BACKGROUND: Dunford, who serves concurrently as the head of all U.S. forces in Afghanistan, will now participate officially in the NATO debates over how many combat forces to leave in Afghanistan after 2014 and how rapidly the other forces must leave the country. At their November 2010 Lisbon summit, the NATO heads of government set 2014 as the date for transiting to an Afghan-led war and to increase their training, advising, and equipping missions to the ANSF to facilitate this transition. NATO also signed a strategic partnership agreement with the Afghan government that pledges some kind of collaboration beyond 2014.
At their May 2012 Chicago summit, NATO leaders established an interim milestone of mid-2013 when ISAF’s mission will shift, from predominately direct combat with the Afghan Taliban to almost entirely support for the ANSF, who are supposed to take the lead for security throughout the country, but NATO will retain sufficient assets through 2014 to resume direct combat. They also agreed on the rough size and cost of the ANSF and committed in principle to help the Afghan government pay for this force. The NATO members and their nonmember partners in ISAF also pledged to continue a NATO military role in Afghanistan beyond 2014, though with a different name than ISAF and focused on training, advising, and providing other support. Finally, the allied governments reaffirmed their support for an Afghan-led peace effort with the Taliban provided the rights of all Afghans, including women, were protected.
In his State of the Union address last week, President Obama announced his intention this year to remove 34,000 of the 66,000 U.S. troops currently in Afghanistan. More will leave in 2014. The United States would like to keep some forces in Afghanistan beyond 2014, but that depends on Washington and Kabul negotiating a Status of Forces Agreement (SOFA) that would provide U.S. forces with legal immunity. The deadline for reaching the SOFA, also known as the bilateral security agreement, is one year after the signing of last May’s Afghan-U.S. Strategic Partnership Agreement. In that accord, the U.S. pledges economic, security, and diplomatic assistance to Afghanistan for the decade after the 2014 withdrawal date, while Afghan officials pledge to improve accountability, transparency, rule of law, and the rights of all Afghans regardless of gender.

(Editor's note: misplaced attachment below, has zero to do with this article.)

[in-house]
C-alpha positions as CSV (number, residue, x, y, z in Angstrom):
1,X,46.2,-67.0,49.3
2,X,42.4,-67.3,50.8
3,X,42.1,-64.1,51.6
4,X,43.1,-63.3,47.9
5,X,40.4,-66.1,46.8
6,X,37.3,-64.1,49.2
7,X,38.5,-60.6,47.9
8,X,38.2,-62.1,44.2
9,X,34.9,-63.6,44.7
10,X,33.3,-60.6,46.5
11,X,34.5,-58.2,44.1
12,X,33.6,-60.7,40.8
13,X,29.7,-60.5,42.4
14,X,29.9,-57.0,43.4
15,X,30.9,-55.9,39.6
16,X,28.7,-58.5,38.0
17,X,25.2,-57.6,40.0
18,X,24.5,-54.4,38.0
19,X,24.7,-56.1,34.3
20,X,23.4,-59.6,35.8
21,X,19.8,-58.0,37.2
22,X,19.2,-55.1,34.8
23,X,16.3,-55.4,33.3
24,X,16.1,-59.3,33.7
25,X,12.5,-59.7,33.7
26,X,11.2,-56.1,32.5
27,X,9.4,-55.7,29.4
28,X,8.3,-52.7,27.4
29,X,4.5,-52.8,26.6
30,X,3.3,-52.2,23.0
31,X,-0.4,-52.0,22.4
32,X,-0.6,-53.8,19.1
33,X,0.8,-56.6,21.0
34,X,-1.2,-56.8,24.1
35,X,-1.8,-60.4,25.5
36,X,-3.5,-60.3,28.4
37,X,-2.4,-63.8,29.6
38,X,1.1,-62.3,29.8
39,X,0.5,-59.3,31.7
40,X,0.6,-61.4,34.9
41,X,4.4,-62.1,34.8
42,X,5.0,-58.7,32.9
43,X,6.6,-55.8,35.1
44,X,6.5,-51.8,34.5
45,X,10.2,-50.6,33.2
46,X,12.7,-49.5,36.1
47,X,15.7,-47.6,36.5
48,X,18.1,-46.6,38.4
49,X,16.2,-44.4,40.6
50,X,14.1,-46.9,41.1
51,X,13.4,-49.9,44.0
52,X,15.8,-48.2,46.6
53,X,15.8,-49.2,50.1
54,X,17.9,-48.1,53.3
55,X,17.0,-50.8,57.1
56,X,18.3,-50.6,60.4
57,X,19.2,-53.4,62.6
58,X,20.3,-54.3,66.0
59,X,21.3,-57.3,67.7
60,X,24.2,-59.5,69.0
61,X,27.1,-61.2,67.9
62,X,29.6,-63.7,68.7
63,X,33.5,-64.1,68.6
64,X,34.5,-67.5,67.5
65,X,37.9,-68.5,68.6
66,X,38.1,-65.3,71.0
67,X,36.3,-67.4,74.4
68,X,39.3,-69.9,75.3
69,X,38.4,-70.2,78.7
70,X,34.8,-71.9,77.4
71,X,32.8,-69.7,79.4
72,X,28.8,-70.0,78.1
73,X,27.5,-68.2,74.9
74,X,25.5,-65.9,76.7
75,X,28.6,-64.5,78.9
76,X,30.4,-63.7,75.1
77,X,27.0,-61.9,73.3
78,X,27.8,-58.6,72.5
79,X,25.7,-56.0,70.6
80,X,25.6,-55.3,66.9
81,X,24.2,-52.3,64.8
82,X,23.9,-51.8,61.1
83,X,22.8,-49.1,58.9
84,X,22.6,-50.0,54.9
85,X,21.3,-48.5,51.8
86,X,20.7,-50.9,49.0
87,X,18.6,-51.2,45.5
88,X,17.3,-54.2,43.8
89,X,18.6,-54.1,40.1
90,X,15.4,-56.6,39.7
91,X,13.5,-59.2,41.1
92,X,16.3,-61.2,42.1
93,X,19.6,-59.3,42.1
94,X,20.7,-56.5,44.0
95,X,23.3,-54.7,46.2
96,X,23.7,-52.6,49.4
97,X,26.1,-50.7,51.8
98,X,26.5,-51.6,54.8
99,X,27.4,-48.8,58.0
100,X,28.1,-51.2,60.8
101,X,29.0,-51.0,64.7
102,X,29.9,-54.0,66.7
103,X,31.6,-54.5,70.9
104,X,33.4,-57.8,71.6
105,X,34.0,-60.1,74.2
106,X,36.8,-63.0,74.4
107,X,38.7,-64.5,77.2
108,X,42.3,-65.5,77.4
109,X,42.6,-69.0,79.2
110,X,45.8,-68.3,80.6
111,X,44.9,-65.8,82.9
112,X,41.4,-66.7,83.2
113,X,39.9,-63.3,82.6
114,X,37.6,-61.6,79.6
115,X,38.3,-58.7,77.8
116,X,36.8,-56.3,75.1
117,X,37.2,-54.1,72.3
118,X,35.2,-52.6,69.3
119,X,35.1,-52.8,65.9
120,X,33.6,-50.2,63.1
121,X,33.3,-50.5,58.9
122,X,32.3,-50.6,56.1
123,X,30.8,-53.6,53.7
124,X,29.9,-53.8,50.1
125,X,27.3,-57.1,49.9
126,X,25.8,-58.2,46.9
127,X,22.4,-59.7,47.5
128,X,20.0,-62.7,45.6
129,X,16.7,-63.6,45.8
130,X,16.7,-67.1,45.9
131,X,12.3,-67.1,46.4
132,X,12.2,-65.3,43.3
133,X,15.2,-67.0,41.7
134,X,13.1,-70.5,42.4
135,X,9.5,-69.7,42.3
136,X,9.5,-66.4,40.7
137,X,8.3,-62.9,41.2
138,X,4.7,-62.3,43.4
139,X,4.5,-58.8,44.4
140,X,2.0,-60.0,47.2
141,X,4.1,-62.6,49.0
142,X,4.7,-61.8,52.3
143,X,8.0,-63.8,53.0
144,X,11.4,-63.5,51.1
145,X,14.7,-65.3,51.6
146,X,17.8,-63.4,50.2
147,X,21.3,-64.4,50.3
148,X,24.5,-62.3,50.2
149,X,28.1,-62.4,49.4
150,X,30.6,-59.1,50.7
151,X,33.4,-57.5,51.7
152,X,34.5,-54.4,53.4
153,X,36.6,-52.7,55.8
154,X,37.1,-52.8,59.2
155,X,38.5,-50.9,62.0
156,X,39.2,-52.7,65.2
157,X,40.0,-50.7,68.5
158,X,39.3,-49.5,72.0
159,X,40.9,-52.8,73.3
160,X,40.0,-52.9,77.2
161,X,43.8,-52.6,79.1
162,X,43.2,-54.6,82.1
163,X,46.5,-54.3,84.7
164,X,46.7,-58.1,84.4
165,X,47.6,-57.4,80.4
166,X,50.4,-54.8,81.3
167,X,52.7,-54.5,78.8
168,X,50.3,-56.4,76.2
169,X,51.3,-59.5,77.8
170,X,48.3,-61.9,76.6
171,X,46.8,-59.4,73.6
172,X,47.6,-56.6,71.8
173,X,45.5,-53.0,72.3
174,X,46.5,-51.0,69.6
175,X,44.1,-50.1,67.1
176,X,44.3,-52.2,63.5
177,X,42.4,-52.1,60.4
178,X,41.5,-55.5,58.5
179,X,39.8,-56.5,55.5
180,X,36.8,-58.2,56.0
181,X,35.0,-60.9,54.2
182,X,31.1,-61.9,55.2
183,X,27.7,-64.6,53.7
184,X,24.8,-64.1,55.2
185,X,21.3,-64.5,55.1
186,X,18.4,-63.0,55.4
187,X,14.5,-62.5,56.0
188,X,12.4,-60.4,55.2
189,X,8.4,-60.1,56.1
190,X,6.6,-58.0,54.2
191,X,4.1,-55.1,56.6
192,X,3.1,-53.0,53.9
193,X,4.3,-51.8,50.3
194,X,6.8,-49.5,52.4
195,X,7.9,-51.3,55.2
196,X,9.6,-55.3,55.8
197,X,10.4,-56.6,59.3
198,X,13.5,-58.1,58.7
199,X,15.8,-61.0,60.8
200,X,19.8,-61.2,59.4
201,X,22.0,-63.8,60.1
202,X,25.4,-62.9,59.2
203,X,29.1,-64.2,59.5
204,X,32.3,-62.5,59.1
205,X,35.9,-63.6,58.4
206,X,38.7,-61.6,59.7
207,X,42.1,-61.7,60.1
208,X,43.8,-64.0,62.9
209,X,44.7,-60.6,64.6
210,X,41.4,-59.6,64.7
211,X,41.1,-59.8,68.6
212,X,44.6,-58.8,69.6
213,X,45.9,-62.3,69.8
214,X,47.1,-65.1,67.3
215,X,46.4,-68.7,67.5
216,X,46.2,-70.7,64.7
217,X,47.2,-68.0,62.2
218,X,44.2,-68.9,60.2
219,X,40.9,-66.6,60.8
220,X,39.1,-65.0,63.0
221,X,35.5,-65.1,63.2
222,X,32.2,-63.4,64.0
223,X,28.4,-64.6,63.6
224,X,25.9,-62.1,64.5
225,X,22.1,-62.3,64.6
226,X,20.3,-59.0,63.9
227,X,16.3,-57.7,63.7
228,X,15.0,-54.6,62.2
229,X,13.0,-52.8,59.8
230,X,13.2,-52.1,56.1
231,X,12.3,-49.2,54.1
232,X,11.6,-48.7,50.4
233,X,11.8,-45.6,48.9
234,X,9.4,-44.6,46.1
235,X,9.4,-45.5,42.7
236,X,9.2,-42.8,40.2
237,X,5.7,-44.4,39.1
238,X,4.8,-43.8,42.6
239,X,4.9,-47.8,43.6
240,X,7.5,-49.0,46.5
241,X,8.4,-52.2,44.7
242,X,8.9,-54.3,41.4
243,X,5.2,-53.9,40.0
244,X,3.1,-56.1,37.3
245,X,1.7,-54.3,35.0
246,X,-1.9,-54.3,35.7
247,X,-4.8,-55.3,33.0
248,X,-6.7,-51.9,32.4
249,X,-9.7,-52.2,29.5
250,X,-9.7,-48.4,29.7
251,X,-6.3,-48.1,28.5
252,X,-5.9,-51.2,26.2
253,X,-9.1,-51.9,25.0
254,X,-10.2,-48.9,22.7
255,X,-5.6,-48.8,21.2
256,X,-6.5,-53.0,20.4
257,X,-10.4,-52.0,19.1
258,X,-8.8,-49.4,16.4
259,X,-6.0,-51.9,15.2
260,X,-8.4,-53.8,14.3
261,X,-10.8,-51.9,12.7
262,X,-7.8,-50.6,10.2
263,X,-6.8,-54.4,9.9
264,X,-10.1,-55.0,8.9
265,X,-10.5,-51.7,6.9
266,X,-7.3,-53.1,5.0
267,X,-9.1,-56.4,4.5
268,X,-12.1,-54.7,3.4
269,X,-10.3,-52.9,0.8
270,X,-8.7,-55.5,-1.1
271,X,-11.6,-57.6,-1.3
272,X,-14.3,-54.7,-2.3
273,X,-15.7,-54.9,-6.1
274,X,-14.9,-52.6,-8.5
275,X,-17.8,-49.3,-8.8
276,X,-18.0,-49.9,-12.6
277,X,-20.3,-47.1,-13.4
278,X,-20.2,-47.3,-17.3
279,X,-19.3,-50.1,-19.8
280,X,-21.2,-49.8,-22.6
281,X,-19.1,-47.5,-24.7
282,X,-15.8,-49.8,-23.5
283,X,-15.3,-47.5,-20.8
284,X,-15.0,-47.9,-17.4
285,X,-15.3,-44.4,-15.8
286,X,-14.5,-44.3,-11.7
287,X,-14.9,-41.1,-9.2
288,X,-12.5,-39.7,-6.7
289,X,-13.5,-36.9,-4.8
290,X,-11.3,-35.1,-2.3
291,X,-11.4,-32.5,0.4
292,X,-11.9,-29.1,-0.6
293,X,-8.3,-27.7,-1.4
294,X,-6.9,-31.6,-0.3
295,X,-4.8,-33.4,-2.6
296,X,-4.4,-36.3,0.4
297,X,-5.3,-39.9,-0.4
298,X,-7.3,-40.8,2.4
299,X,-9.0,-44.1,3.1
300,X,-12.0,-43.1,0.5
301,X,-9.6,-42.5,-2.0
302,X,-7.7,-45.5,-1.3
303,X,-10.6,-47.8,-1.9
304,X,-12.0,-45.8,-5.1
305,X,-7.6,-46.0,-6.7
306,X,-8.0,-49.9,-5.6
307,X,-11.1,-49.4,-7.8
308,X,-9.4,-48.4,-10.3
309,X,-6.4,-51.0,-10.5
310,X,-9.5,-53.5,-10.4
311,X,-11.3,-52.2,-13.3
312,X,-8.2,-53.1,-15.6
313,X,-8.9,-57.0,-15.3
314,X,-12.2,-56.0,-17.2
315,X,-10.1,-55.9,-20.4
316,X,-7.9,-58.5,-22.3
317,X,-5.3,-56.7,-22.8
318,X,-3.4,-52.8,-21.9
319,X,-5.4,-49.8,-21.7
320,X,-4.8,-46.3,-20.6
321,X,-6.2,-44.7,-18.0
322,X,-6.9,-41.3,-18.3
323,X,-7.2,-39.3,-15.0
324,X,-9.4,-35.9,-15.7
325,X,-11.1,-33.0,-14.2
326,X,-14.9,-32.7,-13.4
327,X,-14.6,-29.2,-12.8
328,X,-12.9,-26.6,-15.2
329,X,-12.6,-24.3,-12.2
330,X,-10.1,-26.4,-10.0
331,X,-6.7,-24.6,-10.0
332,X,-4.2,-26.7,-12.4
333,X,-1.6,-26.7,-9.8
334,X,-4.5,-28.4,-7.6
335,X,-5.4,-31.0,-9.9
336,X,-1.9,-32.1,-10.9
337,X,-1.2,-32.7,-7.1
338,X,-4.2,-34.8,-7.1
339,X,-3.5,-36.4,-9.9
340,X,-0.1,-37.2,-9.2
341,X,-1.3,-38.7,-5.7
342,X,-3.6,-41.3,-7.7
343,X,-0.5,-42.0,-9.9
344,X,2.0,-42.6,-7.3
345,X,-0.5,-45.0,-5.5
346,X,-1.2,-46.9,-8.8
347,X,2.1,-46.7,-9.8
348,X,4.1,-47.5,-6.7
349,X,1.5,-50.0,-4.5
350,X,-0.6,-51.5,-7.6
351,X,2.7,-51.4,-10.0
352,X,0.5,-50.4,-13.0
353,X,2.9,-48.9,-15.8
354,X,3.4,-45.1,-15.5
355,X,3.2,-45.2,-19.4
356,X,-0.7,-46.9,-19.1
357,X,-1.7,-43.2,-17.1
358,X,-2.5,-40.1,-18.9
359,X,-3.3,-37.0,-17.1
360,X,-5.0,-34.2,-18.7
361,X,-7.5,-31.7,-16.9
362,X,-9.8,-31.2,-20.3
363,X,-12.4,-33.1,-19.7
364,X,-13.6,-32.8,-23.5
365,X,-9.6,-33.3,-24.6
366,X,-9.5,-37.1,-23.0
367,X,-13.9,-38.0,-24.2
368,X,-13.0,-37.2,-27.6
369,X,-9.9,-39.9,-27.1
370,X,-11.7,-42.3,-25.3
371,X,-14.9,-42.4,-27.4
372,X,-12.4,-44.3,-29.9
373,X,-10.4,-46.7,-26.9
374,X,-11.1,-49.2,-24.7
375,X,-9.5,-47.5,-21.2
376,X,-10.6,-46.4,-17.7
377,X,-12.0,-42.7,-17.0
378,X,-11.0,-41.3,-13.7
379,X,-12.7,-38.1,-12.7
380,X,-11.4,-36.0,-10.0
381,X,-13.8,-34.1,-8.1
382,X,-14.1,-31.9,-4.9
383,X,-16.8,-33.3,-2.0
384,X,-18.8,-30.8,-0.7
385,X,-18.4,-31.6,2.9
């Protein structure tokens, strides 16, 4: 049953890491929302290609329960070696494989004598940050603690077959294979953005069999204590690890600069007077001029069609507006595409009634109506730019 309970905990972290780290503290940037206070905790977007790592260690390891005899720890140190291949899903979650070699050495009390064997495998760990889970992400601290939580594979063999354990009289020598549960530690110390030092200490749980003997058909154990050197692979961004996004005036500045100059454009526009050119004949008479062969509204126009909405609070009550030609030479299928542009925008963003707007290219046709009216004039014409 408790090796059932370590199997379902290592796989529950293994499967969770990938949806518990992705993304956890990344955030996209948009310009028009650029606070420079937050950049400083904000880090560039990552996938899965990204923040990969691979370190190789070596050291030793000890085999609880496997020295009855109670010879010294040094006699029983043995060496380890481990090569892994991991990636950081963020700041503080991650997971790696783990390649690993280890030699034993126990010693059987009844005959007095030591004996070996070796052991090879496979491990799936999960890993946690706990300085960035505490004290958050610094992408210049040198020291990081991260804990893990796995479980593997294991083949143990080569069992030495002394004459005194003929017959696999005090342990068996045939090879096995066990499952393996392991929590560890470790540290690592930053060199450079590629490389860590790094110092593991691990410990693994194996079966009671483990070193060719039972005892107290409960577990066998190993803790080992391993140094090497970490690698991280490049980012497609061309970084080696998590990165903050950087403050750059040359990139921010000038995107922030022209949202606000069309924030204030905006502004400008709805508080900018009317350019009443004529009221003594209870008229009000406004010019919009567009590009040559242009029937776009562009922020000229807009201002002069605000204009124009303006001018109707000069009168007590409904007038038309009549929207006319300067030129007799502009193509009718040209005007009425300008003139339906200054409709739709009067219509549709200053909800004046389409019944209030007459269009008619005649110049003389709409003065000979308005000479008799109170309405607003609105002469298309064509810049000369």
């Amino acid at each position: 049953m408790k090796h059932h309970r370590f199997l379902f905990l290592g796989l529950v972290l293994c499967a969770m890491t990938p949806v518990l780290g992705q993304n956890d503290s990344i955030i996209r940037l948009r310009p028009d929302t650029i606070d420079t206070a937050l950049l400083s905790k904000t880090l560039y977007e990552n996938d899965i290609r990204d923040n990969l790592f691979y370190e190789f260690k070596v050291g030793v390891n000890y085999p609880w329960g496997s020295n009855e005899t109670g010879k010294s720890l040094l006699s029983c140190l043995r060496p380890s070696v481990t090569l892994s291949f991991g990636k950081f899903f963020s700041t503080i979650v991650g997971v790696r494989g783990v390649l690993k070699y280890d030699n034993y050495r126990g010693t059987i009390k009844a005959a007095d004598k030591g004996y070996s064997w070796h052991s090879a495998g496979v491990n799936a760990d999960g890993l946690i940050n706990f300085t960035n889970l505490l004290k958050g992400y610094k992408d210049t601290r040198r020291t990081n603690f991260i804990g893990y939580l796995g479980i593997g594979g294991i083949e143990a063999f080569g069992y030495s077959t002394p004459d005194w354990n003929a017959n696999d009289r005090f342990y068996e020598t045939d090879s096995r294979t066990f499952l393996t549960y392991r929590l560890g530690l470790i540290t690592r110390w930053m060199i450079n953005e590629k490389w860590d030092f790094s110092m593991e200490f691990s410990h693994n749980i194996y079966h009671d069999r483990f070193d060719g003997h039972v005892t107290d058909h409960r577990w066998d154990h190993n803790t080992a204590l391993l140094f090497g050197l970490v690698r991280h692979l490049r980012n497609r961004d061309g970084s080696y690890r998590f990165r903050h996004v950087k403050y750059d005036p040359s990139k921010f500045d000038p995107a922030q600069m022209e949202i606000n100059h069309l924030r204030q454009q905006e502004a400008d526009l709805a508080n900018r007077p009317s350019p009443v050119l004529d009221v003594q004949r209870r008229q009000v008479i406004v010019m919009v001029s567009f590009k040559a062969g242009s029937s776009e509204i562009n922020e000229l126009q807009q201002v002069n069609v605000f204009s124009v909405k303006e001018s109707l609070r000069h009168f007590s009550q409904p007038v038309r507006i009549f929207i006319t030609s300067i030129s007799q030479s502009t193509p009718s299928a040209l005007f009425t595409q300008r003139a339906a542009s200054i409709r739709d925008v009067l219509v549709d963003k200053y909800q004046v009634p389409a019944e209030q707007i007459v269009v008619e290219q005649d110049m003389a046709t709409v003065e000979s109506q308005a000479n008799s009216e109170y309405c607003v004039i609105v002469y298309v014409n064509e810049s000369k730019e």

At the command transfer ceremony, General Allen said that the Taliban insurgency “will be defeated over time by legitimate and well-trained Afghan forces.” The past two years has seen the ANSF assume responsibility for ensuring security in an increasing number of provinces, cities, and districts in Afghanistan. According to the U.S. government, Afghan forces began leading the majority of operations in July 2012 and now lead approximately 80 percent of operations. The reality of this transition is evident in the declining number of NATO casualties and the rising number of Afghan combat deaths. For example, ISAF did not suffer a single casualty in January 2013, whereas the ANSF lost 25 soldiers in combat. Meanwhile, the number of Afghan civilian deaths has begun to decline.
IMPLICATIONS: Despite several high-profile showcase attacks in Kabul and elsewhere, the ANSF has thus far been able to maintain overall security in these transferred areas. But coming months will see the Afghan forces assume responsibility for some of the country’s most insurgent-infested areas. The ANSF still suffer from inadequate logistics and intelligence, weak aviation and firepower, and a poor ability to detect and neutralize improvised explosive devices. The Pentagon concluded that, as of late September 2012, only one of the 23 ANSF brigades could operate independently of ISAF units, even with the help of ISAF advisers. The fact that a third of the Afghan National Army (ANA) must be replaced each year makes it hard to build the force’s capabilities. Not only do one fourth of the recruits fail to reenlist after their three-year term is over, but ANA units suffer from high desertion and defection rates.